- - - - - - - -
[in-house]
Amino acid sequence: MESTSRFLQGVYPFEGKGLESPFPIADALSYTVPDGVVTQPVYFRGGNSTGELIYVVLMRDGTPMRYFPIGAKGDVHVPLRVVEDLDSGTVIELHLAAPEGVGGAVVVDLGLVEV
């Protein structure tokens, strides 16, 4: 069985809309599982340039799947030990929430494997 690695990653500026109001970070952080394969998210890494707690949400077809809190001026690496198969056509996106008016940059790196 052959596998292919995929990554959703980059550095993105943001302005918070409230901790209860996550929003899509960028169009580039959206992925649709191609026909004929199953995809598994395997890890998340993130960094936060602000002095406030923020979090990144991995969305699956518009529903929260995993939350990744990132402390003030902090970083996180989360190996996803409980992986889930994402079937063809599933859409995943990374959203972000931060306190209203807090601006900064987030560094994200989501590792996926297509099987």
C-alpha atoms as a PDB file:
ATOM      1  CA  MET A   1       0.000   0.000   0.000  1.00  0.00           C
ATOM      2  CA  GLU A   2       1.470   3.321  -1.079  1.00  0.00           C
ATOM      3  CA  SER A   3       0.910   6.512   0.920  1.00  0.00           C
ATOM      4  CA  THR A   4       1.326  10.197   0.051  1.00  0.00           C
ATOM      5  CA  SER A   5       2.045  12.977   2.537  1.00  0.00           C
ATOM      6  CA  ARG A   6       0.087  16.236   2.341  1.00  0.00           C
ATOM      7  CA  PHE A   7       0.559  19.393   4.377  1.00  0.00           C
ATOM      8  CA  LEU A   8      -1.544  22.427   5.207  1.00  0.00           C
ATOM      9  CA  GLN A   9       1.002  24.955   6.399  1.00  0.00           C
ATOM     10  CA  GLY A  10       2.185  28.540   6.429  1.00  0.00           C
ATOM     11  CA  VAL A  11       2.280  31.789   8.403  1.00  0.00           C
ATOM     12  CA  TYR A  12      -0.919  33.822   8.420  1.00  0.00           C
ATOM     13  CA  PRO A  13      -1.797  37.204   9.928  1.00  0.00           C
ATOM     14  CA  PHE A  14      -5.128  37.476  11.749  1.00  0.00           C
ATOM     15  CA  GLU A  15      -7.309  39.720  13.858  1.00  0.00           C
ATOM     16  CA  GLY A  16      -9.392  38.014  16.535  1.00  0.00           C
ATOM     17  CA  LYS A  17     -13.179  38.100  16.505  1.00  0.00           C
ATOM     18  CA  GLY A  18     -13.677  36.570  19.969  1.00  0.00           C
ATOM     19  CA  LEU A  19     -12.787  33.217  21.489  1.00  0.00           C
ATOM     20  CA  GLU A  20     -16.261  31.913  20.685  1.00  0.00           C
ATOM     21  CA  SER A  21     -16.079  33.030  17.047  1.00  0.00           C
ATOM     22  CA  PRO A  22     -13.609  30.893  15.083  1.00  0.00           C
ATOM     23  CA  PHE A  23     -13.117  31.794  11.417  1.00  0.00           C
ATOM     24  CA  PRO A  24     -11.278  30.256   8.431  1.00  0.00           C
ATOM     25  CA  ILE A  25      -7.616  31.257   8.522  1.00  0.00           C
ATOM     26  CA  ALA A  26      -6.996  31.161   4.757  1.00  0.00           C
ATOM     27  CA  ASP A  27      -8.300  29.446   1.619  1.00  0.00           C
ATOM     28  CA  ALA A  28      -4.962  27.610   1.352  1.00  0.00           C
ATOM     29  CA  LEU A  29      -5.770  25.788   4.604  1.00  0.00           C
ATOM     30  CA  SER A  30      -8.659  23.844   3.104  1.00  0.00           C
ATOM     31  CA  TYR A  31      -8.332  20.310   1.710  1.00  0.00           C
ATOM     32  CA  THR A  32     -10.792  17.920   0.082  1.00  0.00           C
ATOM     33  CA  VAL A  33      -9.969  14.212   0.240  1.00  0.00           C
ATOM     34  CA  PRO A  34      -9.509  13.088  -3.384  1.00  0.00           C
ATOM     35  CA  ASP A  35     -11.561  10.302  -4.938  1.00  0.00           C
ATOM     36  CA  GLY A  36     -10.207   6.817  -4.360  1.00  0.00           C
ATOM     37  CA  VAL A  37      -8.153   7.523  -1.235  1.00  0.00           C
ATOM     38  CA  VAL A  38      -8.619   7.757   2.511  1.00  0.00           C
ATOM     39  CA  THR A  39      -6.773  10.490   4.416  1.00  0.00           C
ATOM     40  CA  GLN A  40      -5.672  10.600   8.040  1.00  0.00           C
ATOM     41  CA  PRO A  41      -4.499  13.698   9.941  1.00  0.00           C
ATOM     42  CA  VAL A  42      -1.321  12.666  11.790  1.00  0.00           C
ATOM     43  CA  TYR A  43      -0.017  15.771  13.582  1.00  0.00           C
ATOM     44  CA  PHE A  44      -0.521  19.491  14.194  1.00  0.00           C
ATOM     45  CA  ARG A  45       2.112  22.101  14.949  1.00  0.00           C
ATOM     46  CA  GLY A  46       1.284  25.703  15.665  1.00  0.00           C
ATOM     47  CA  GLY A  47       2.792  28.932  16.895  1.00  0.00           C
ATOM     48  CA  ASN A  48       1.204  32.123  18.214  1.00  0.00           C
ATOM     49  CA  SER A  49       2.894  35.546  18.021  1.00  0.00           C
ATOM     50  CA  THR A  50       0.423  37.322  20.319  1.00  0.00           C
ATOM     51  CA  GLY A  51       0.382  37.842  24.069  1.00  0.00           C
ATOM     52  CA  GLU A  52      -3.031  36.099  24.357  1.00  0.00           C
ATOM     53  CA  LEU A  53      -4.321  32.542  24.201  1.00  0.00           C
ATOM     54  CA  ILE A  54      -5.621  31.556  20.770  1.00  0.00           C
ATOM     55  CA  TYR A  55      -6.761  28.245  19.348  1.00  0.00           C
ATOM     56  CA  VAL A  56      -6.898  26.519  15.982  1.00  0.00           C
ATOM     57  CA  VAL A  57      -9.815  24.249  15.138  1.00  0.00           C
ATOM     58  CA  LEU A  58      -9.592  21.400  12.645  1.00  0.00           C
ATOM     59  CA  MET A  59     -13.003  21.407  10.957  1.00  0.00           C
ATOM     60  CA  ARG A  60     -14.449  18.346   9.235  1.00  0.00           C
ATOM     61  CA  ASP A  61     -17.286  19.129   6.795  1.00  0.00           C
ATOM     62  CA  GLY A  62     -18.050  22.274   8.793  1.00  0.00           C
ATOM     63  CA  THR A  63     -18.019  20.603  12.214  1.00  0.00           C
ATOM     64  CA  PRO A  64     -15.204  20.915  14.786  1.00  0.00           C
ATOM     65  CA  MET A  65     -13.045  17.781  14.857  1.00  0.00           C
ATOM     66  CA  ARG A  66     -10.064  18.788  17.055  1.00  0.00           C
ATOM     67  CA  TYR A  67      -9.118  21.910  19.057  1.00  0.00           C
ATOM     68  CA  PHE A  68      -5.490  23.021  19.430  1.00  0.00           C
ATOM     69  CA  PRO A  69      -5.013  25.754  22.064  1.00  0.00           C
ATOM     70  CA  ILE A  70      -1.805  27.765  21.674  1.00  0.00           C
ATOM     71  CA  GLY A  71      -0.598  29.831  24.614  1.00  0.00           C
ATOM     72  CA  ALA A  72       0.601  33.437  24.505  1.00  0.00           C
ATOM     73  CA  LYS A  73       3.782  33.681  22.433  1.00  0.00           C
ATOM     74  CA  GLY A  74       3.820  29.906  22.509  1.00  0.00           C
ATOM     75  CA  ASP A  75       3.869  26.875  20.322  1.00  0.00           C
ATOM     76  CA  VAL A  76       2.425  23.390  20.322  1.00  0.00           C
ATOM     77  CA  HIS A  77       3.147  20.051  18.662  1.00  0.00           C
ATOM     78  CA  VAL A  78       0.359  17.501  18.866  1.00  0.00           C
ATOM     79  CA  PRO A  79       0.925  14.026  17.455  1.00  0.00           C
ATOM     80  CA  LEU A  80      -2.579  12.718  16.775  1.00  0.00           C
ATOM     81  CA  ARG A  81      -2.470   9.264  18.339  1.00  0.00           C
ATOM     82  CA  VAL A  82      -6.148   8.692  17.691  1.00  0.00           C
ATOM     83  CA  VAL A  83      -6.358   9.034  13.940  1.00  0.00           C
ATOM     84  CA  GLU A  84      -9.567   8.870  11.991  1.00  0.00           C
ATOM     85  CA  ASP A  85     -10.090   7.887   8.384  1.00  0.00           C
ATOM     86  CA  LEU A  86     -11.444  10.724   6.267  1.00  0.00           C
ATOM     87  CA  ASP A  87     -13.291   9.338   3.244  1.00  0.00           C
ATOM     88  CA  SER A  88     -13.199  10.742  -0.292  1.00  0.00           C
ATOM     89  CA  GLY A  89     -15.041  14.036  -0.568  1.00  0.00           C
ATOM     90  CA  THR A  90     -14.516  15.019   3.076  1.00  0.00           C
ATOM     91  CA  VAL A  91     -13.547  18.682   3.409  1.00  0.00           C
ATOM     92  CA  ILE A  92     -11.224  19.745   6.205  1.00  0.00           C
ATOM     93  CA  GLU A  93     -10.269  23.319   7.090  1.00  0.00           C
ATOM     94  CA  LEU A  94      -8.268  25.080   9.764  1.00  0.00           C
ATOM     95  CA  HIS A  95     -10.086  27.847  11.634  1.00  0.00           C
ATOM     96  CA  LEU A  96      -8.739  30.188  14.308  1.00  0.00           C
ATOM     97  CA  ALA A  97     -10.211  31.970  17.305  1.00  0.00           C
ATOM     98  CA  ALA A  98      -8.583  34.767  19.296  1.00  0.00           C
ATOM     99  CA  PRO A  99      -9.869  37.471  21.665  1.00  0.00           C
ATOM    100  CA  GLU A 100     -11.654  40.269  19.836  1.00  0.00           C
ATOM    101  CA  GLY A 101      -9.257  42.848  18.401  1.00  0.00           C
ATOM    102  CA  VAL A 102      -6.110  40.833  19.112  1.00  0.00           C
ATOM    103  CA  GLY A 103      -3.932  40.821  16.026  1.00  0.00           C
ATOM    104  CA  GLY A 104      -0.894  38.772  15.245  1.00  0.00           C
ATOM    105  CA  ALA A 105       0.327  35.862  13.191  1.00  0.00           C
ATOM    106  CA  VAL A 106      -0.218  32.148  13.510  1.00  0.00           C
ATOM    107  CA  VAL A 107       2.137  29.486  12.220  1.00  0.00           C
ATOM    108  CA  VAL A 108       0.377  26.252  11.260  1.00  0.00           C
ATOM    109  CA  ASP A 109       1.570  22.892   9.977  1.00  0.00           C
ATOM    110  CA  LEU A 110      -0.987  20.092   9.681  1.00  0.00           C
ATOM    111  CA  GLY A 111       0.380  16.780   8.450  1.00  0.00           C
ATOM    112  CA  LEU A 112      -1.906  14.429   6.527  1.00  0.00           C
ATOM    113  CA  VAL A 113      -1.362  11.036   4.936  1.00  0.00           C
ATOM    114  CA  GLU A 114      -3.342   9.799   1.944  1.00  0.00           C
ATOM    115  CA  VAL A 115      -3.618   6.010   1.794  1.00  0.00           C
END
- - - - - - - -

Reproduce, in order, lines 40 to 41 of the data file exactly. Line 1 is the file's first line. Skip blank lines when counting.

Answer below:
ATOM     36  CA  GLY A  36     -10.207   6.817  -4.360  1.00  0.00           C
ATOM     37  CA  VAL A  37      -8.153   7.523  -1.235  1.00  0.00           C